Classes gather to read, discuss the same book
Canan Tasci, Staff Writer
Posted: 05/08/2011 09:25:32 PM PDT
Updated: 05/08/2011 09:54:24 PM PDT
ONTARIO – Ray Wiltsey Middle School staffers have started a two-week school-wide reading program designed to engage students in discussion and critical thinking.
As part of the program, which ends Tuesday, every seventh- and eighth-grader had to read the children’s fantasy and mystery novel “The Dark Hills Divide,” which was authored by Patrick Carman.
School officials have also asked community members to read to students for an hour every morning and take part in a class discussion, which includes summarizing chapters, discussing vocabulary as well as asking and answering questions.
“Literature plays a very important part in a child’s educational development,” Principal William Corrette said of the program that began April 25.
“Unfortunately, many students have not discovered the love of reading for pleasure. Sadly, a recent random survey of our students revealed that less than 30 percent remember having been read to by their parents or family members during their early childhood years.”
Corrette said assigned reading is a part of a student’s education experience, but research reflects children who are read to during their childhood years are more likely to be successful in school and become fluent readers.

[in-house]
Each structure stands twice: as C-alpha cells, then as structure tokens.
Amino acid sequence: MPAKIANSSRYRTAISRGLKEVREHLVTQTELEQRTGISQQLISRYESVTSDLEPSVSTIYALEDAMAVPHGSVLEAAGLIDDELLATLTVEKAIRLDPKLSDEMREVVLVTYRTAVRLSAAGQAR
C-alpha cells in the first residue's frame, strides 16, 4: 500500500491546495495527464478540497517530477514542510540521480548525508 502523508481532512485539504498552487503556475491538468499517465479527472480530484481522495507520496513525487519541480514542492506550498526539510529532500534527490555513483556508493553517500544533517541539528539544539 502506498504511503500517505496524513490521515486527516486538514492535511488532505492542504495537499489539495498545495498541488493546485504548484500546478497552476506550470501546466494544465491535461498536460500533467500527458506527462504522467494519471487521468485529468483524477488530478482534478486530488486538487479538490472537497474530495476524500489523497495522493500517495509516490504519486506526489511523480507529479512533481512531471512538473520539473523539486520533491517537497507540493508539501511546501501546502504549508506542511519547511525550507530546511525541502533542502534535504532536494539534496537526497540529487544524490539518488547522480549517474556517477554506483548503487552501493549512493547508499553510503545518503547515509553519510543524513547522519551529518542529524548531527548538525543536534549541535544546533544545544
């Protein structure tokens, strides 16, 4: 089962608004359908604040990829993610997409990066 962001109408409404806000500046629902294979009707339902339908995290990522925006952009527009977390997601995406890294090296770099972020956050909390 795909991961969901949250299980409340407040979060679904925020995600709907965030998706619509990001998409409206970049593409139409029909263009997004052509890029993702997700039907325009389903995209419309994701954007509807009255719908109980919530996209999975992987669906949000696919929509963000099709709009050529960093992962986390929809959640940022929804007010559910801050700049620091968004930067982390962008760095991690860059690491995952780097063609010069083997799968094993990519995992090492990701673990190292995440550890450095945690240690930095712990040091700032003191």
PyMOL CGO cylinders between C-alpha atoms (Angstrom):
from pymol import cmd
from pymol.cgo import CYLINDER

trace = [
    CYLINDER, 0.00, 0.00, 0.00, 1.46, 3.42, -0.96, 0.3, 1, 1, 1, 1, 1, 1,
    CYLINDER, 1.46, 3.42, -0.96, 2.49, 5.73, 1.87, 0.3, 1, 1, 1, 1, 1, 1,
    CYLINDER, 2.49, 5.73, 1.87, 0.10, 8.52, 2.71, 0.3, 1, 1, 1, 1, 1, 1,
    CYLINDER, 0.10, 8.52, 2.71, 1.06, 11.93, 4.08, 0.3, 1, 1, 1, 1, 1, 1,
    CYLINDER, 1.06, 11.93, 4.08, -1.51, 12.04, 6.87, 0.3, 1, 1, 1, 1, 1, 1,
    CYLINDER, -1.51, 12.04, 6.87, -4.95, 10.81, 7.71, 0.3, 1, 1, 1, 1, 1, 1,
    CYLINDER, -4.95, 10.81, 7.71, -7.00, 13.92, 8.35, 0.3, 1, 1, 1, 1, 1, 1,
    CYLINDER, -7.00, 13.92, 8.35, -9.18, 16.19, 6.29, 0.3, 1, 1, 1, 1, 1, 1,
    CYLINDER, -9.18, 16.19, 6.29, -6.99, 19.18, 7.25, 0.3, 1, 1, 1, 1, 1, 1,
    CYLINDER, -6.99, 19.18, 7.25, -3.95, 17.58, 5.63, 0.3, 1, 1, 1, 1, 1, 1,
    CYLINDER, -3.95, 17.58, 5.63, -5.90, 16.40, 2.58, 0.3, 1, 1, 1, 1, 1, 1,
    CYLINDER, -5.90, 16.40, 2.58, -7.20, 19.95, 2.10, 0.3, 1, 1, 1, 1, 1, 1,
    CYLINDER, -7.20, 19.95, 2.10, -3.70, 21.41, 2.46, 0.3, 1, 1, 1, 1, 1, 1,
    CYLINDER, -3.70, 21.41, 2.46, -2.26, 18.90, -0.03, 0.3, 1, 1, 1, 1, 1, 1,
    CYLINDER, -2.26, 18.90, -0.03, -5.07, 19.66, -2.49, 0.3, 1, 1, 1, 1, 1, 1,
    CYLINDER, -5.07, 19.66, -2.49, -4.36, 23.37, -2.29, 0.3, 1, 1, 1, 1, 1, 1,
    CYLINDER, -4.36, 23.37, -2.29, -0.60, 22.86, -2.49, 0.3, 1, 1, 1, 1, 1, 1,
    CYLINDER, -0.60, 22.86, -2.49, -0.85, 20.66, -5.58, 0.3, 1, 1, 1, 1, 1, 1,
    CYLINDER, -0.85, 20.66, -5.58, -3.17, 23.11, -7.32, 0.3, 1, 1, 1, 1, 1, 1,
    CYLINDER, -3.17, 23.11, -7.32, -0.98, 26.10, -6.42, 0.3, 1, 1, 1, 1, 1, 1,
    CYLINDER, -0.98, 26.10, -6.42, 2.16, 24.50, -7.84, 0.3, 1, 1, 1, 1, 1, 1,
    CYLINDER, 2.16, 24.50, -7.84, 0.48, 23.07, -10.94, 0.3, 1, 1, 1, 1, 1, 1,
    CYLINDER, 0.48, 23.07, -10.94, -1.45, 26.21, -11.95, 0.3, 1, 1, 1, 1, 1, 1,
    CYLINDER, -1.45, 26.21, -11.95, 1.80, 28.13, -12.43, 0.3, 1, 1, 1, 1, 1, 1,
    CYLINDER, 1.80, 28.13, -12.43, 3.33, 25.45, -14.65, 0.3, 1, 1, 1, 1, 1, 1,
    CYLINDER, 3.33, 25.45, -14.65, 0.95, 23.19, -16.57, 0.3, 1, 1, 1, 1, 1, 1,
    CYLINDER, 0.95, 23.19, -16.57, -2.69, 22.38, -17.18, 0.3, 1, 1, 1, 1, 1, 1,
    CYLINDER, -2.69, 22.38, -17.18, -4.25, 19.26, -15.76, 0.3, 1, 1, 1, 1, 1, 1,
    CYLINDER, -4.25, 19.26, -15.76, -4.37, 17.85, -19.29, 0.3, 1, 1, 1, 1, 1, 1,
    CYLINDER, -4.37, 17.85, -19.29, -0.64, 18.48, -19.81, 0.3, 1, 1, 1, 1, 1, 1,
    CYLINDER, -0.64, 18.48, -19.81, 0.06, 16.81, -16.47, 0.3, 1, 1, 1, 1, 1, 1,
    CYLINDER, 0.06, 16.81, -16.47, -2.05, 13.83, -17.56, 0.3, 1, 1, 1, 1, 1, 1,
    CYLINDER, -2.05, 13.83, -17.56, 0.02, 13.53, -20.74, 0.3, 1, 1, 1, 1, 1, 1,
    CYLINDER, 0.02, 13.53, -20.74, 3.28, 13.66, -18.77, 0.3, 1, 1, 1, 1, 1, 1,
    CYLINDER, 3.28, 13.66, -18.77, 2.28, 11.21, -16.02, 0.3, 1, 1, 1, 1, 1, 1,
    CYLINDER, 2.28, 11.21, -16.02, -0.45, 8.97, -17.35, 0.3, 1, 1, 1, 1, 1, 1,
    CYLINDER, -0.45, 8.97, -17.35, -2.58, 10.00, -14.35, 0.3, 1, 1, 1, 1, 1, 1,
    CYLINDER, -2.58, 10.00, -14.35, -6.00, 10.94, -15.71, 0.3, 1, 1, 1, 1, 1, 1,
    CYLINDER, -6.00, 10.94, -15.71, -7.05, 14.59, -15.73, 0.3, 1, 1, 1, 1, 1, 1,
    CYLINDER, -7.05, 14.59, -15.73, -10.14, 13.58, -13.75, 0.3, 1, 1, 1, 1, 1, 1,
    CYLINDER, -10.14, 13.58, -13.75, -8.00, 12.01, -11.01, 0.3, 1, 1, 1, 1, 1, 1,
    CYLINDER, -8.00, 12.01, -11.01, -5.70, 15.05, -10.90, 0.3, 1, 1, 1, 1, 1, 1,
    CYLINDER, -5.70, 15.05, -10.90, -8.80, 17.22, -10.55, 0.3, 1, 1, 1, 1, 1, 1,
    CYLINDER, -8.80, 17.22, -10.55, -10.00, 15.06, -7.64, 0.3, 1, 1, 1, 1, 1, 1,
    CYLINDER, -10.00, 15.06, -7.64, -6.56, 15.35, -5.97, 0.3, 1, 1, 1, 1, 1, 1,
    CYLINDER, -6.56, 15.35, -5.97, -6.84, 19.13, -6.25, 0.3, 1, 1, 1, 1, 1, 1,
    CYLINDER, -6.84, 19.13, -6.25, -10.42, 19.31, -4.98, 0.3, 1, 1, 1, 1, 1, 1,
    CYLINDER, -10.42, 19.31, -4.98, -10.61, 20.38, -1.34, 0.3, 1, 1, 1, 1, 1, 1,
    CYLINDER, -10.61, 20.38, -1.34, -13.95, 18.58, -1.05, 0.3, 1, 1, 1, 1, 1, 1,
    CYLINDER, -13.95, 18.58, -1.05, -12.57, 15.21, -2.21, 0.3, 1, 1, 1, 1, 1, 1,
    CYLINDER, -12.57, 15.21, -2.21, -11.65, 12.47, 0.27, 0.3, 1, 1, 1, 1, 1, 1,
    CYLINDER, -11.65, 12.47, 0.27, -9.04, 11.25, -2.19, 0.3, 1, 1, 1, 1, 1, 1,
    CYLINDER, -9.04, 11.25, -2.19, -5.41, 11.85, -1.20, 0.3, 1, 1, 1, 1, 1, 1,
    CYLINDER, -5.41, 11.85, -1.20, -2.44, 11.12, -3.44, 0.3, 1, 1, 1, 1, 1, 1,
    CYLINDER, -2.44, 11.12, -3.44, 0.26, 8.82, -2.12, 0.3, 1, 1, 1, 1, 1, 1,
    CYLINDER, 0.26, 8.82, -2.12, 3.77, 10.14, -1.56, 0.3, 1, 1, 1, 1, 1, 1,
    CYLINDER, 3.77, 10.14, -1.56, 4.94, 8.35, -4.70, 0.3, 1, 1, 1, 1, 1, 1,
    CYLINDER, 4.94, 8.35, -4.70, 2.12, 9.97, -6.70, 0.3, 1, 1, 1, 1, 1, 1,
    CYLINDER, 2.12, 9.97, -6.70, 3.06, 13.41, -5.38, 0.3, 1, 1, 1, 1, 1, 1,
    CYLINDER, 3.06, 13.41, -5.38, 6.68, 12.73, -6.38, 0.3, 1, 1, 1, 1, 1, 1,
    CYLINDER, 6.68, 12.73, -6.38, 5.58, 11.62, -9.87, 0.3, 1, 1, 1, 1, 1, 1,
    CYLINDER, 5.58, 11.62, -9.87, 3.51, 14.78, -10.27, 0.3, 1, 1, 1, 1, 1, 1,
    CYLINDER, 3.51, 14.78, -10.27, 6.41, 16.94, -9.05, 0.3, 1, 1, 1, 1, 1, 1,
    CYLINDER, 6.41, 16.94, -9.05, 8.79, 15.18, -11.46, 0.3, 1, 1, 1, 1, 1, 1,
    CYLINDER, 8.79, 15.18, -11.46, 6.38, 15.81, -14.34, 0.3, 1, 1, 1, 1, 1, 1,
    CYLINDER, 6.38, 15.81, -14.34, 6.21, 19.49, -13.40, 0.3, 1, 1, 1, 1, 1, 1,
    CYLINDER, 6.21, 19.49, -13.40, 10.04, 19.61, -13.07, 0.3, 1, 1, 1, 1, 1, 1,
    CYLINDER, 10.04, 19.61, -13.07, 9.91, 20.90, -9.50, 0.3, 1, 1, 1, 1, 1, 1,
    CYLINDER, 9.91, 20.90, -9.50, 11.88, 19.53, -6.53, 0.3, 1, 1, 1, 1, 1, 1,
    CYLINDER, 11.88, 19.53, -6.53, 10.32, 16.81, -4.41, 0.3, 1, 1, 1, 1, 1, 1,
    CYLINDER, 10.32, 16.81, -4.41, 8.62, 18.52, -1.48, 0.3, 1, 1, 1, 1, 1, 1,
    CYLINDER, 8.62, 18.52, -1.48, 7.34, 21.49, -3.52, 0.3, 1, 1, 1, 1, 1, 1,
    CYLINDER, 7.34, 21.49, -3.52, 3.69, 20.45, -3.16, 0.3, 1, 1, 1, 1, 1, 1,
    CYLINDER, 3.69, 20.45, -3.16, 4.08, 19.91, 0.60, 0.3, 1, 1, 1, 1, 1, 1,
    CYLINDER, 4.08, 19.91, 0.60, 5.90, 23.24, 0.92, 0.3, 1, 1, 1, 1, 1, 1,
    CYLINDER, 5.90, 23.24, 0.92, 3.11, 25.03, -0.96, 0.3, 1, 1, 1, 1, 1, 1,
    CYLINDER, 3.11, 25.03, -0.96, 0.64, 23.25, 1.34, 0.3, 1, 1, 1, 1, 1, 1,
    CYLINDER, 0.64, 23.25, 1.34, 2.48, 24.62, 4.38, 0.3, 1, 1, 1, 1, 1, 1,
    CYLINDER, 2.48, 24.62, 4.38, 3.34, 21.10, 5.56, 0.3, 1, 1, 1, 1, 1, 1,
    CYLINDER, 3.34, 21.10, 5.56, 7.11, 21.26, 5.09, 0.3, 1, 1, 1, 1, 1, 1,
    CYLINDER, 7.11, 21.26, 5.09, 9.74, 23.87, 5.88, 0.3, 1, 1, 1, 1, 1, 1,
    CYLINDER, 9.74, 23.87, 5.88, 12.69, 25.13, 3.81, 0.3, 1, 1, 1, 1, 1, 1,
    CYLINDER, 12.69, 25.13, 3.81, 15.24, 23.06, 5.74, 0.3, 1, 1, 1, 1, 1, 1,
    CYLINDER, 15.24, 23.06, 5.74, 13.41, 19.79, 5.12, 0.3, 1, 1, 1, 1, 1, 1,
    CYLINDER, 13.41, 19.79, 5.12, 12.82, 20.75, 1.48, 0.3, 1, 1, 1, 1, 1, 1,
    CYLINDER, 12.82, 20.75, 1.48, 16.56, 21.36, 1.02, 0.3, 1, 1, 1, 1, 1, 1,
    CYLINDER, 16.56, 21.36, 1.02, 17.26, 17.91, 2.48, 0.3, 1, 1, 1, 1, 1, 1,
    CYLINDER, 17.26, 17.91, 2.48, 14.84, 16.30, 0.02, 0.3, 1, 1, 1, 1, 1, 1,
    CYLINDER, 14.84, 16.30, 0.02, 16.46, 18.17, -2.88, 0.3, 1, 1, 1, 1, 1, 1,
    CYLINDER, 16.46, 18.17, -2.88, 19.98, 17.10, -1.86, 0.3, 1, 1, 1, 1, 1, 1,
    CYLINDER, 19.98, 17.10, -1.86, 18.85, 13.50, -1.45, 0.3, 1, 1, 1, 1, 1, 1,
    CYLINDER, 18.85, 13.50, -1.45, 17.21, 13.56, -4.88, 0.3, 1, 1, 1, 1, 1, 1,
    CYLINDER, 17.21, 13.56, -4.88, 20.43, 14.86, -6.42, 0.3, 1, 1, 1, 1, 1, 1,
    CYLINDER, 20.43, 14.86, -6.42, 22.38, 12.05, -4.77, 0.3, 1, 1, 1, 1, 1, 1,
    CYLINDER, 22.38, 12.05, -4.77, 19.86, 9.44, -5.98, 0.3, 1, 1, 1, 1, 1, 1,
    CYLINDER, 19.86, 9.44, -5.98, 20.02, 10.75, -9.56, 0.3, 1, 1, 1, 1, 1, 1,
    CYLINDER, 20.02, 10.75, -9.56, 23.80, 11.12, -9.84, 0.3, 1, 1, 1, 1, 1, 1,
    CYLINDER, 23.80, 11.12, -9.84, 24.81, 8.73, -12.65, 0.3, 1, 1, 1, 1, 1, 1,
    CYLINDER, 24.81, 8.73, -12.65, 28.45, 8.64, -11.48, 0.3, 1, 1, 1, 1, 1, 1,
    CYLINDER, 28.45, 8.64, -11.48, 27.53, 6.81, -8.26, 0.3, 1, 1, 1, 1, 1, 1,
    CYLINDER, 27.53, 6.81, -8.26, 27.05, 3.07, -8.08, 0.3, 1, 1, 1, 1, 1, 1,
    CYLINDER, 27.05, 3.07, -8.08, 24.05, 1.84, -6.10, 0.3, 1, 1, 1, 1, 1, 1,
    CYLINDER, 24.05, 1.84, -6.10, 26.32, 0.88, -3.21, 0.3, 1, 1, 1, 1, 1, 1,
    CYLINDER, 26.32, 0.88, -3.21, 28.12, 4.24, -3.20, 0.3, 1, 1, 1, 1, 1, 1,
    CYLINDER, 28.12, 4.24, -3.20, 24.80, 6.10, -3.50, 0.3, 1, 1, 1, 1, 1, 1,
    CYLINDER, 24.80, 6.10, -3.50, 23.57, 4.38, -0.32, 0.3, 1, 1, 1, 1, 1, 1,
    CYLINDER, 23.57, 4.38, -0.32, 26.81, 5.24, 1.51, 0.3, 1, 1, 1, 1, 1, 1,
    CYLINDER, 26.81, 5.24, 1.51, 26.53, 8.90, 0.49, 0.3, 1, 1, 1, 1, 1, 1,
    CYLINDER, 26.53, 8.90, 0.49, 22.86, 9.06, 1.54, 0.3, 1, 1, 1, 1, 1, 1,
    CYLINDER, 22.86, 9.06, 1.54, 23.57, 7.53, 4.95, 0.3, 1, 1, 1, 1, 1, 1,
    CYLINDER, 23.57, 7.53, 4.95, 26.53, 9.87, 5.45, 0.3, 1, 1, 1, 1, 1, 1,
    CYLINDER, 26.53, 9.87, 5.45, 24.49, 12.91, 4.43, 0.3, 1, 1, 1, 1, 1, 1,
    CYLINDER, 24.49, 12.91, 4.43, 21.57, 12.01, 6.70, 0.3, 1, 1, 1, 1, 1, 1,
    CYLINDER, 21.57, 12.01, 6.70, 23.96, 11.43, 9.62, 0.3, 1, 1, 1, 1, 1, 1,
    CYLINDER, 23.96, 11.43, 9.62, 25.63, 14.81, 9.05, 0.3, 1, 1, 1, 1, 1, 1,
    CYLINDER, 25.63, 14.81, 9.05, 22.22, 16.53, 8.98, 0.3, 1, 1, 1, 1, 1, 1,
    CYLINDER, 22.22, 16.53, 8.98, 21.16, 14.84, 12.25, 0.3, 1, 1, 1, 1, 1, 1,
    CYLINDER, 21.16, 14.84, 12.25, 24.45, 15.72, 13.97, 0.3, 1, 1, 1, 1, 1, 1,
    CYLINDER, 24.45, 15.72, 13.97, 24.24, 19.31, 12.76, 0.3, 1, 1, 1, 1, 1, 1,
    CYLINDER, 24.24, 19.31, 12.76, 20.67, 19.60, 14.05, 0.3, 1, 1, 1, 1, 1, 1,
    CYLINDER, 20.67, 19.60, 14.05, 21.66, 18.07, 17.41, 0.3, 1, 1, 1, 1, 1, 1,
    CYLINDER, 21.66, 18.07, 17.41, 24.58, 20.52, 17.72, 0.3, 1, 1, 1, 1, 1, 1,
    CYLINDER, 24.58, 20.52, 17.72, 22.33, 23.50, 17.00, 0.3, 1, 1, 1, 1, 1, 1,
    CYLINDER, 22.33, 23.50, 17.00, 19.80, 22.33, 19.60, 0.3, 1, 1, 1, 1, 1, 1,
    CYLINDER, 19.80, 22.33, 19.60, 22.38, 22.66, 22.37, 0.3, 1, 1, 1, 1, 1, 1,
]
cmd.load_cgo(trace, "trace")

During a read-aloud session late last month, Mac Wolfe, Colony High School’s assistant principal, read to an eighth-grade class of about 30 students.
He stopped reading after almost every paragraph to ask students if they understood what was happening in the books and explaining to them why details are important.
Down the hall, in another classroom, Michelle Stotts was asking her seventh-graders to describe the main character Alexa Daley.
“In the beginning Alexa is portrayed to be by her dad’s side, she was courageous but not mischievous,” Stotts said. “And that’s exactly how these kids are and I think that’s a connection to them of how they are in real life.”
According to a teaser on the book, “12-year-old Alexa is spending another summer in Bridewell with her father. She’s also eager to finally solve the mystery of what lies beyond the immense walls that were built to keep out an unnamed evil that lurks in the forests and The Dark Hills – an evil the townspeople are still afraid of.”
“It’s like as a teenager you’re always being held inside all the time with rules and boundaries and you have to go to school,” seventh-grader Imani Martin said. “But you want to explore things and (when) you’re at this age all you want to do is see what goes on in the outside world.”
Stotts said she hopes the novel inspires students who do not like to read to find a book that interests them.
“And, hopefully, this will open their minds to different things that are out there,” she said.
Ray Wiltsey Middle, which is part of the Ontario-Montclair School District, is at 1450 E. G St.